CX, or Customer Experience, is a term that has been bandied around a lot lately. A good thing in itself, but that is just the problem. As time goes by, CX means something different to everyone and, before long, it no longer means anything…
Globally, we can agree that CX is the customer’s accumulated experience of a brand. Brand perception, in other words.
We can then split that experience up into separate sections ranging from communication regarding product development and design to shop experience, customer service and so forth. Digital brand perception is often categorised under User Experience (UX). The better all these aspects fit together, the clearer the brand perception.
Is this anything new? Not by a long chalk.
What do we promise and how do we live up to that promise? These questions form the basis of every good brand strategy.
What is new is the number of contact points between brand and customer and the opportunities they present. After all, we have developed from a unidirectional (brand communicates to customer) to a bidirectional (brand communicates with customer) to an omnidirectional model in which customers, objects and brands continuously intercommunicate.
This last model entails three important factors: real-time, context and predictability.
Increased connectivity means that just about everyone is able to communicate with or about your brand at any time. Not just during and after but also before any interaction. This has changed the balance of power between brand and customer and left some brands feeling threatened. They do not like the fact that customers can decide for themselves when and how they want to communicate with the brand, clearly stating their requirements.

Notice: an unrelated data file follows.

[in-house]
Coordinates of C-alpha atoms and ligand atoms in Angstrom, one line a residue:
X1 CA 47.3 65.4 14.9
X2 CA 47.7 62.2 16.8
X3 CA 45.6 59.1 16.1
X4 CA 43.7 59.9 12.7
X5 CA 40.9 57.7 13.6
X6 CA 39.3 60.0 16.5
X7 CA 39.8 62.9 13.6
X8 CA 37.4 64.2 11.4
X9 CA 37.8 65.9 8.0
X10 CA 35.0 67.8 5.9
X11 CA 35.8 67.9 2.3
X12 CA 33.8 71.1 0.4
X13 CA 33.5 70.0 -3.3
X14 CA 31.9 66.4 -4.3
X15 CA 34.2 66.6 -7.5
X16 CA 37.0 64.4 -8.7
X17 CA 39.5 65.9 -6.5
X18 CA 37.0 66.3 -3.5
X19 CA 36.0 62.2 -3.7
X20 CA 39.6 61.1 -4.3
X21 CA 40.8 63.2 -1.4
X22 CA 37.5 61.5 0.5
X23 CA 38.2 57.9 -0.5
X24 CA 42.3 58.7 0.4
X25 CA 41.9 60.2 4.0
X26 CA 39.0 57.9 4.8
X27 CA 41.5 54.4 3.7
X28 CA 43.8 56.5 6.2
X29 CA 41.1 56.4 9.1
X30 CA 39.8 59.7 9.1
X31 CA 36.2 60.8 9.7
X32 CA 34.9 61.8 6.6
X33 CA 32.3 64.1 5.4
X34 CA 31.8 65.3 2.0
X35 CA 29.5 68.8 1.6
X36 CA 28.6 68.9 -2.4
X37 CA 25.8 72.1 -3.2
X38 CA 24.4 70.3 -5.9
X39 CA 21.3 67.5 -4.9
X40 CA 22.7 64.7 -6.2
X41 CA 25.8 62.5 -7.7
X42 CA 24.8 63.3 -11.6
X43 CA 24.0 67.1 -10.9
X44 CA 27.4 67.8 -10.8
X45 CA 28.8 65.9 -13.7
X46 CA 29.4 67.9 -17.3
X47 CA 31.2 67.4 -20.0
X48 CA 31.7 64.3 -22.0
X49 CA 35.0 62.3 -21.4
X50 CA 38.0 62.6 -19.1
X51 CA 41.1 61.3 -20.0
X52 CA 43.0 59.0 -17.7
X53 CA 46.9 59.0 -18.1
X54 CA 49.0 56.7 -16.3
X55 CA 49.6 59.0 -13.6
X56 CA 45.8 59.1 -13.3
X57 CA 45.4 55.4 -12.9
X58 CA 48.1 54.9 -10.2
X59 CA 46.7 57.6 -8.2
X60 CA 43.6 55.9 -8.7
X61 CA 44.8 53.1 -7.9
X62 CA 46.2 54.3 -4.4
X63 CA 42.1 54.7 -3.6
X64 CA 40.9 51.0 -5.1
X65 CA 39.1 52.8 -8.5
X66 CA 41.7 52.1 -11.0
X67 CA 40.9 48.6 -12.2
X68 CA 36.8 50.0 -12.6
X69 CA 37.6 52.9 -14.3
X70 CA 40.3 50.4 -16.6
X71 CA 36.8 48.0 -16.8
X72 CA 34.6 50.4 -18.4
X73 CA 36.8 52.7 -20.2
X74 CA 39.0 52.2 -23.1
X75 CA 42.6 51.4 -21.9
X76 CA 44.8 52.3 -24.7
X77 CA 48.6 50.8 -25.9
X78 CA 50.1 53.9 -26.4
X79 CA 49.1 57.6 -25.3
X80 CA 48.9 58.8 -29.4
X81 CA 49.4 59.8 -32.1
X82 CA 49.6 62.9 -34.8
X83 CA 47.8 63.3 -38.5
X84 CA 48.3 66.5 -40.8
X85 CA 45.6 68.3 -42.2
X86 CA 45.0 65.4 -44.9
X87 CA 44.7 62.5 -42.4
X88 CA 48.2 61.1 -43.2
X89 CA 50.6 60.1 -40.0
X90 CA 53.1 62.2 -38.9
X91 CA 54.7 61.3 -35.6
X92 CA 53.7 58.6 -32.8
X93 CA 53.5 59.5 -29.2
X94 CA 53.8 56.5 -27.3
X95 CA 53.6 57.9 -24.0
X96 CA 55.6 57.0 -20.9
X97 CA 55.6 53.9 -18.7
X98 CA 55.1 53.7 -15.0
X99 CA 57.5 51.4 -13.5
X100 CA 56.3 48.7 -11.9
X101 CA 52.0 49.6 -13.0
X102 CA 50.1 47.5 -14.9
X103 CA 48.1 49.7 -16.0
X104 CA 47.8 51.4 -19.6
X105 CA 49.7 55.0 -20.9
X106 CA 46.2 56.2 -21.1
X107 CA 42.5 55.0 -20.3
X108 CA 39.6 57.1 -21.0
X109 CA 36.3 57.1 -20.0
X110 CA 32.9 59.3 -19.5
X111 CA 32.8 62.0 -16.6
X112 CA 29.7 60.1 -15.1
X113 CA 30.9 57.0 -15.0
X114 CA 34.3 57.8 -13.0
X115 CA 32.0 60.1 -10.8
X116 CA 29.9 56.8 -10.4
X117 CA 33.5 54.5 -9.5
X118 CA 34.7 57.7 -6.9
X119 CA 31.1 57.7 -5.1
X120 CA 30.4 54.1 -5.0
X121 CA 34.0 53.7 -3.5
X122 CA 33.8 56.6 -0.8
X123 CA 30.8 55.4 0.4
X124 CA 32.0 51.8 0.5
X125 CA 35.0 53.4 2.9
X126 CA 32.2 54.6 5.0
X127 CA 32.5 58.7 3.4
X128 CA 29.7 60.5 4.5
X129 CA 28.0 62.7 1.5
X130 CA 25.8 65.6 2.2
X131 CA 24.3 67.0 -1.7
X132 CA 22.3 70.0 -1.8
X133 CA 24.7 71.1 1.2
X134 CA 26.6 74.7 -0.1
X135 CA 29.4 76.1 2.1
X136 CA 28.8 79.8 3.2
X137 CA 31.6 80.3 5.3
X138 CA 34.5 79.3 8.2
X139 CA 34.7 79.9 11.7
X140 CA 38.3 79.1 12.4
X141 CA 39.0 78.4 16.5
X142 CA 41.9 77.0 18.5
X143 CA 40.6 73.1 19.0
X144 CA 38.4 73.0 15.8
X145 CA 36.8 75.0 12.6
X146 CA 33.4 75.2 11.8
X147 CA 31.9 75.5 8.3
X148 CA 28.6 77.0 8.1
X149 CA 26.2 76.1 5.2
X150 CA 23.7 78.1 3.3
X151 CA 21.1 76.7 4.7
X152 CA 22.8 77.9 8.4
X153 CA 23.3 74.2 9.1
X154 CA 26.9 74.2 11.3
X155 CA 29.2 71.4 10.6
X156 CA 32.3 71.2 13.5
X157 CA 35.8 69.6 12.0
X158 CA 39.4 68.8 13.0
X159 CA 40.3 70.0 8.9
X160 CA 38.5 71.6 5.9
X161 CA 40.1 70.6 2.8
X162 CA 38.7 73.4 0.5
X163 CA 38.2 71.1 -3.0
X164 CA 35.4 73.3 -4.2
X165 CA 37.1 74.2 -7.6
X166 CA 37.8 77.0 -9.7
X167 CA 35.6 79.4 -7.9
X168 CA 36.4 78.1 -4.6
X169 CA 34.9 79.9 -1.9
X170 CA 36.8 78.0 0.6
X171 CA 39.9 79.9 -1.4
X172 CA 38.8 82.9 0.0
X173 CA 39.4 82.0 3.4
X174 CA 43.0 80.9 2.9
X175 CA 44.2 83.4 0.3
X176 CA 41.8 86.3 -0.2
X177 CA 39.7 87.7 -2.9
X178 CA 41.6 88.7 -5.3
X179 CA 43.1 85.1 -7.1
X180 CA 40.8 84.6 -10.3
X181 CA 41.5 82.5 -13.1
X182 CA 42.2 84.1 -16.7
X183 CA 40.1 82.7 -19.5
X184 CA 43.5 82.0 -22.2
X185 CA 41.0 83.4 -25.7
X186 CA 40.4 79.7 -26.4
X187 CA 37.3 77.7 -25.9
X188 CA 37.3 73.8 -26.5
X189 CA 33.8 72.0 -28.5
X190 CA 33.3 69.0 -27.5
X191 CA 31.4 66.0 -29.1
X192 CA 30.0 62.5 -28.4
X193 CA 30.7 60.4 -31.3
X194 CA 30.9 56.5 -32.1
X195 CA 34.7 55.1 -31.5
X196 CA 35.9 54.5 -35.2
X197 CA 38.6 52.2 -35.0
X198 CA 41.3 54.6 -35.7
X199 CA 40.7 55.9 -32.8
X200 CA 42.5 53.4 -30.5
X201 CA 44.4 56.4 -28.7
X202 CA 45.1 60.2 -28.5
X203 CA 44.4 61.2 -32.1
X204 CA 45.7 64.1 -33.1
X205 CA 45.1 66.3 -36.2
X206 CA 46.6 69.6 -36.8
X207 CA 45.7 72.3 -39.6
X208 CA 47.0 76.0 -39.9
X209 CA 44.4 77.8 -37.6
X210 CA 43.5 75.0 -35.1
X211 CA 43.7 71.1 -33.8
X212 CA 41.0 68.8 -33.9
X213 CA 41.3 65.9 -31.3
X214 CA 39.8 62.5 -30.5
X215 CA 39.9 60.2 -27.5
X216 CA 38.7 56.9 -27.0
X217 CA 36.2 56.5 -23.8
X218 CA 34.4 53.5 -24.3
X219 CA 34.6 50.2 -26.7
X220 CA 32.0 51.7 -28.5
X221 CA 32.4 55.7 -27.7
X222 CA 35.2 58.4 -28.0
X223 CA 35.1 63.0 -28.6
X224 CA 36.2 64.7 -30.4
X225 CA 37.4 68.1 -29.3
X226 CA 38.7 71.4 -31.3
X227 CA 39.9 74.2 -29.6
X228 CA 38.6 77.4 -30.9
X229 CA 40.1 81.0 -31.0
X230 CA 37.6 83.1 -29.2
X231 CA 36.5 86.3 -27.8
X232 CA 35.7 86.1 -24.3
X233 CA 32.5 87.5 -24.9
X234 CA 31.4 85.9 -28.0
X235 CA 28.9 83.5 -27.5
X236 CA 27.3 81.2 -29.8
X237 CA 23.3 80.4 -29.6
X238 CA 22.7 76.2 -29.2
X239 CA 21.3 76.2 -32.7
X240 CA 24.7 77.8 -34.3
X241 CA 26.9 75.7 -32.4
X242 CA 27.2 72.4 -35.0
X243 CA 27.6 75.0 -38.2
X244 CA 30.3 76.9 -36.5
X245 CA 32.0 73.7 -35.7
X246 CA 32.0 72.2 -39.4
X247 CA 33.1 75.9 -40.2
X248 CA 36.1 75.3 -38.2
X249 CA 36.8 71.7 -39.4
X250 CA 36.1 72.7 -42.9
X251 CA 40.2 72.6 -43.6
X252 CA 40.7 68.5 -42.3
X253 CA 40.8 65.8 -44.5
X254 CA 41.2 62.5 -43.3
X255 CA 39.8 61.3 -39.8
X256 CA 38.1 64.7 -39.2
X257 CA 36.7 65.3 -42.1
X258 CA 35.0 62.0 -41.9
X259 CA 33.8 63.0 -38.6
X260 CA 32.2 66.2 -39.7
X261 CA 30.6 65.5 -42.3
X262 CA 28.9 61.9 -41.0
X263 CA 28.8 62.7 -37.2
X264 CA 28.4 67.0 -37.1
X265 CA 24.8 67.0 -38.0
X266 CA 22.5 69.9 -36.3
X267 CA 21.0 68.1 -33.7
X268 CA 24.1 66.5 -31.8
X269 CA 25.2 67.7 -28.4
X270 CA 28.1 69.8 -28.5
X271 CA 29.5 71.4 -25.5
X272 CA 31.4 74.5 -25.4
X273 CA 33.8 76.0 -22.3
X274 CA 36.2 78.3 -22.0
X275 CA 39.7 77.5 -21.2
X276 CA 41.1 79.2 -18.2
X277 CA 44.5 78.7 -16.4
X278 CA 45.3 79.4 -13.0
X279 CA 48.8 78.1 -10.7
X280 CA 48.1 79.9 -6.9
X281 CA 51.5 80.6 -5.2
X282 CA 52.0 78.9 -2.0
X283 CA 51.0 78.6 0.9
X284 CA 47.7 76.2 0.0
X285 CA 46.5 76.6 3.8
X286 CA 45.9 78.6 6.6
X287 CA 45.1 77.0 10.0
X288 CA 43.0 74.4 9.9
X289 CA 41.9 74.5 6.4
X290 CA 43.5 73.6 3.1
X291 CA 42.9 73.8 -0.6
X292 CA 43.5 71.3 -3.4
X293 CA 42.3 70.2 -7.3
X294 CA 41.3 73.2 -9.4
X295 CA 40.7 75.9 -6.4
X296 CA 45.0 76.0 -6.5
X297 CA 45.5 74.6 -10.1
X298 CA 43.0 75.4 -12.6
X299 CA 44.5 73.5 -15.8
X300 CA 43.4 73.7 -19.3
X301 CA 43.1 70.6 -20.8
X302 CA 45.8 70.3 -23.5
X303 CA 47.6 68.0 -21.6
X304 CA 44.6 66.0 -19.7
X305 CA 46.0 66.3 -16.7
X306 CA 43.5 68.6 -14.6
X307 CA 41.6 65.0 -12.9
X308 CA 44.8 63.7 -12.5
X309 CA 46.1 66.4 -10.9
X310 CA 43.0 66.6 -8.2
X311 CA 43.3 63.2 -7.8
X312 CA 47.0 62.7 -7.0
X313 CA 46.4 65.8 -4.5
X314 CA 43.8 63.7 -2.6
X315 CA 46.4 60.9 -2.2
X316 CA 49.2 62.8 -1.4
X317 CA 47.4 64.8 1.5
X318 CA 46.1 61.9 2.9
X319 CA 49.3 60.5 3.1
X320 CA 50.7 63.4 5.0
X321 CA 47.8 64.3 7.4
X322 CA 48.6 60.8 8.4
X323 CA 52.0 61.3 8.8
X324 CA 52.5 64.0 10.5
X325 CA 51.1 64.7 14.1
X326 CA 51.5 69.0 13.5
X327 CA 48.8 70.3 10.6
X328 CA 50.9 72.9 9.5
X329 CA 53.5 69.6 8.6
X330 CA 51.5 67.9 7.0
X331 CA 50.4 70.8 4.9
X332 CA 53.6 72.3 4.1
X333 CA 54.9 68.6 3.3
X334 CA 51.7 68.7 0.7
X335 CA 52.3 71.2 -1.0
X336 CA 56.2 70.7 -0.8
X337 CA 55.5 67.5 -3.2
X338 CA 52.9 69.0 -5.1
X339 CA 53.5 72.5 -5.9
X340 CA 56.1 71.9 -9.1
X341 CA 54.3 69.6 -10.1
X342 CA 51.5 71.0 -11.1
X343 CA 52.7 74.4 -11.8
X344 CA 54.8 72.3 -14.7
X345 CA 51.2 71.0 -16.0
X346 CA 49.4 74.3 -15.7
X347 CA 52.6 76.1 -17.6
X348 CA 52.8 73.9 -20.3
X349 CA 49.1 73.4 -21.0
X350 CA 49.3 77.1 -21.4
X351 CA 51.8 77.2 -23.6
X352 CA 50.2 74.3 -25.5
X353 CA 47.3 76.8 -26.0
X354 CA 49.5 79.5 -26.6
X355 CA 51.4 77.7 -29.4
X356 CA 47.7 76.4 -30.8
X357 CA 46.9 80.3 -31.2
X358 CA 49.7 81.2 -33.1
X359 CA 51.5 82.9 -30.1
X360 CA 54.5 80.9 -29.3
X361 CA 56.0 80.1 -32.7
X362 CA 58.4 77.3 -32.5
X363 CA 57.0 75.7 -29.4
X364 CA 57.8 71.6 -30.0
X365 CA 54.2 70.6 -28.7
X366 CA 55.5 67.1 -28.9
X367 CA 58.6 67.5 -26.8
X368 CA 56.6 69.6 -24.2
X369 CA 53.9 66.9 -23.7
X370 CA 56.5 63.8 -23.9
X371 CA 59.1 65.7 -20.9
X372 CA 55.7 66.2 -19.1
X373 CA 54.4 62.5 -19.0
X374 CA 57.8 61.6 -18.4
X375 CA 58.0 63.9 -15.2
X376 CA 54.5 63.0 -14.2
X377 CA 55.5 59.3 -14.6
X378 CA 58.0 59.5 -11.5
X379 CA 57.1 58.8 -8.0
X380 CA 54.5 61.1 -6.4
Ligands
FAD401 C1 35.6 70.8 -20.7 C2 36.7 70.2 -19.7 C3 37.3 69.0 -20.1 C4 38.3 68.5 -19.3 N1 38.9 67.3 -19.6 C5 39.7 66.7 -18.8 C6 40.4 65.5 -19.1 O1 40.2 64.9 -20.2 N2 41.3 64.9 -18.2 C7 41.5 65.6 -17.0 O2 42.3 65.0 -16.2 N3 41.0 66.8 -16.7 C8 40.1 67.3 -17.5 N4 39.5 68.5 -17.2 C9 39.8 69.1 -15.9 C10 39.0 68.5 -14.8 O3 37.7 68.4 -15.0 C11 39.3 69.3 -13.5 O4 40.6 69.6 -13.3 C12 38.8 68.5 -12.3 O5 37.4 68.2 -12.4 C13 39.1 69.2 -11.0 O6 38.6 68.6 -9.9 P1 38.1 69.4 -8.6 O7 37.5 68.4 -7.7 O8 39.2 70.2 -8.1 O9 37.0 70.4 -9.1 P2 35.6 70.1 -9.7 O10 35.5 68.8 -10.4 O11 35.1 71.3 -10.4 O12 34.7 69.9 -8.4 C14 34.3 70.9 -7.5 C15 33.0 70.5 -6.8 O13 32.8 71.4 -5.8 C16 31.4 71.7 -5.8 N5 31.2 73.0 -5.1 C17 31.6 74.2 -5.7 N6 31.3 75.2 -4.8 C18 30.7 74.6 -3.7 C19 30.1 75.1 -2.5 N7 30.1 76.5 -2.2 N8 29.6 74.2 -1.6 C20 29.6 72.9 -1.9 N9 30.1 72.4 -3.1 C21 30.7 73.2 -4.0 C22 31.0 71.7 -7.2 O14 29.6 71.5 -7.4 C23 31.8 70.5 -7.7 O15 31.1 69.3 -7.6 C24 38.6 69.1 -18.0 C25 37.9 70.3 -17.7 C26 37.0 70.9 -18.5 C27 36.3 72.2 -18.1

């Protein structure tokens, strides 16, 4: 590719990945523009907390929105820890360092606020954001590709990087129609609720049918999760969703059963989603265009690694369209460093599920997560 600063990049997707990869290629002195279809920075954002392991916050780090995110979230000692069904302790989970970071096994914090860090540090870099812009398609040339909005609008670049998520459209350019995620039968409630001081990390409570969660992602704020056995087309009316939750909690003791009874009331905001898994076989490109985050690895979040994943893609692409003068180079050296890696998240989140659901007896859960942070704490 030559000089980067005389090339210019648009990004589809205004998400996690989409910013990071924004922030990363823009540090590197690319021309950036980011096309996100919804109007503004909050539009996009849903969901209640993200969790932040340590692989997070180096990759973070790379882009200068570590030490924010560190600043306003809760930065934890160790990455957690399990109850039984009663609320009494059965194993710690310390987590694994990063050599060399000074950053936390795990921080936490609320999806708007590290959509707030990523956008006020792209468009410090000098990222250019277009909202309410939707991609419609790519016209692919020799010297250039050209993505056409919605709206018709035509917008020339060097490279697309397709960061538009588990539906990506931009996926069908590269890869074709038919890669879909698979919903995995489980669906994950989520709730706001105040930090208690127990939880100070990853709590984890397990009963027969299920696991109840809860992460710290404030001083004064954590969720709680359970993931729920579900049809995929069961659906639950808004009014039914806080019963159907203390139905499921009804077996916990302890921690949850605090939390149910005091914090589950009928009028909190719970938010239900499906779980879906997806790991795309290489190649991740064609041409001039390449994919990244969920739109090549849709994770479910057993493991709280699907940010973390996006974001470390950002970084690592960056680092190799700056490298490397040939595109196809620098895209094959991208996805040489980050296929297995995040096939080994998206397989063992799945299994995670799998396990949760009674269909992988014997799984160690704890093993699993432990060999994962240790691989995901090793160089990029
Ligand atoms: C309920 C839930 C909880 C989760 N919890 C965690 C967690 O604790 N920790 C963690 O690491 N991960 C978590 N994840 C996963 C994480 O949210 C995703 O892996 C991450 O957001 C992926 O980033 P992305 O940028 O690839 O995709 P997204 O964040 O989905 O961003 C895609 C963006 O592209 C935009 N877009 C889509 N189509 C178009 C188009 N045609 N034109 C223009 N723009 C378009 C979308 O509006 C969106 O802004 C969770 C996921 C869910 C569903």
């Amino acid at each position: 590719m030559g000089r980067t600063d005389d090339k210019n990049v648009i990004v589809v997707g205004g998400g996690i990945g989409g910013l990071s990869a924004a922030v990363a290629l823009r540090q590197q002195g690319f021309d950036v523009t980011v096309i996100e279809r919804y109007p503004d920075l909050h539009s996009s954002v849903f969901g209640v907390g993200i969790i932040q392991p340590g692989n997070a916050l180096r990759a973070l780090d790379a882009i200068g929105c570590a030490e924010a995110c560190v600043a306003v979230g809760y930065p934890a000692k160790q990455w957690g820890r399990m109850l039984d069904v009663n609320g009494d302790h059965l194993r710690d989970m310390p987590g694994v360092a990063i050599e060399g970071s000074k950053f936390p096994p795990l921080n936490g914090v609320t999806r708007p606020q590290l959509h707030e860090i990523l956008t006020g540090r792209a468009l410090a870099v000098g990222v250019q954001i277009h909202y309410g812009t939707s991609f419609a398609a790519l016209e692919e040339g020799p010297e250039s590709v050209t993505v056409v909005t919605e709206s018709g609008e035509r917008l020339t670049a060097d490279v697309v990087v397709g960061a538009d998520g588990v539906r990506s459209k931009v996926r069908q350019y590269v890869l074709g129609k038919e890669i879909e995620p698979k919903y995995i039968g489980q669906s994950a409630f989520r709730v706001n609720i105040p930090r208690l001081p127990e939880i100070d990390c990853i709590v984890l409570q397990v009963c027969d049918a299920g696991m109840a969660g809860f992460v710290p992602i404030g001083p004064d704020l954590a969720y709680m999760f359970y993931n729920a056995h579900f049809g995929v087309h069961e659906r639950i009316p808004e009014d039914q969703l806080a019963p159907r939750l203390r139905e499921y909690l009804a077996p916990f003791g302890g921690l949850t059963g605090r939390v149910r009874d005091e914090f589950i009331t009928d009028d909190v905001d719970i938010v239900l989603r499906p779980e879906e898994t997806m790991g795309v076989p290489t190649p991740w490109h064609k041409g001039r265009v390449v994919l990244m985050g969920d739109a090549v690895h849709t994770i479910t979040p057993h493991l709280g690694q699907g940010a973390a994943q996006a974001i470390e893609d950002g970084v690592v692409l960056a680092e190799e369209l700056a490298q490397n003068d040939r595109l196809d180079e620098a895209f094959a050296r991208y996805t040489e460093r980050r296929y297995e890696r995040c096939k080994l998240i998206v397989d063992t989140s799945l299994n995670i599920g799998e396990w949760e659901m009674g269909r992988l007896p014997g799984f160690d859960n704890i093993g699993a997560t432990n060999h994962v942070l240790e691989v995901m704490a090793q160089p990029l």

This is where personas and their buyer journey enter the scene. Modern marketers have long since realised that this situation also offers fantastic chances. We can integrate all kinds of parameters, such as time and location, to personalise messages, for example. Once we have enough data, we can even predict what a customer will or will not do. Context and predictability…
What was it that made – and still makes – local businesses successful? Knowing exactly who their customers are and where their preferences lie. A good village hairdresser knows her customer’s home situation, interests and style. The bar owner can perfectly predict who is going to drink what and when. And everyone enjoys being recognised in their favourite restaurant and having the waiter make personal suggestions.
Thanks to marketing technology, such intimate knowledge of customers, their needs and their wishes is within the reach of every brand.
These days, the old supermarket slogan ‘the customer comes first’, could be given a whole new interpretation. Sometimes you might wonder what marketers are waiting for.
But CX is not a programme that you can just implement briefly, even though there are tools that can help you improve the CX.
Anyone who is really serious about Customer Centricity has to dare question their entire market strategy.
What do we promise and how do we intend to deliver? Nothing new and yet something completely different. I find that fascinating.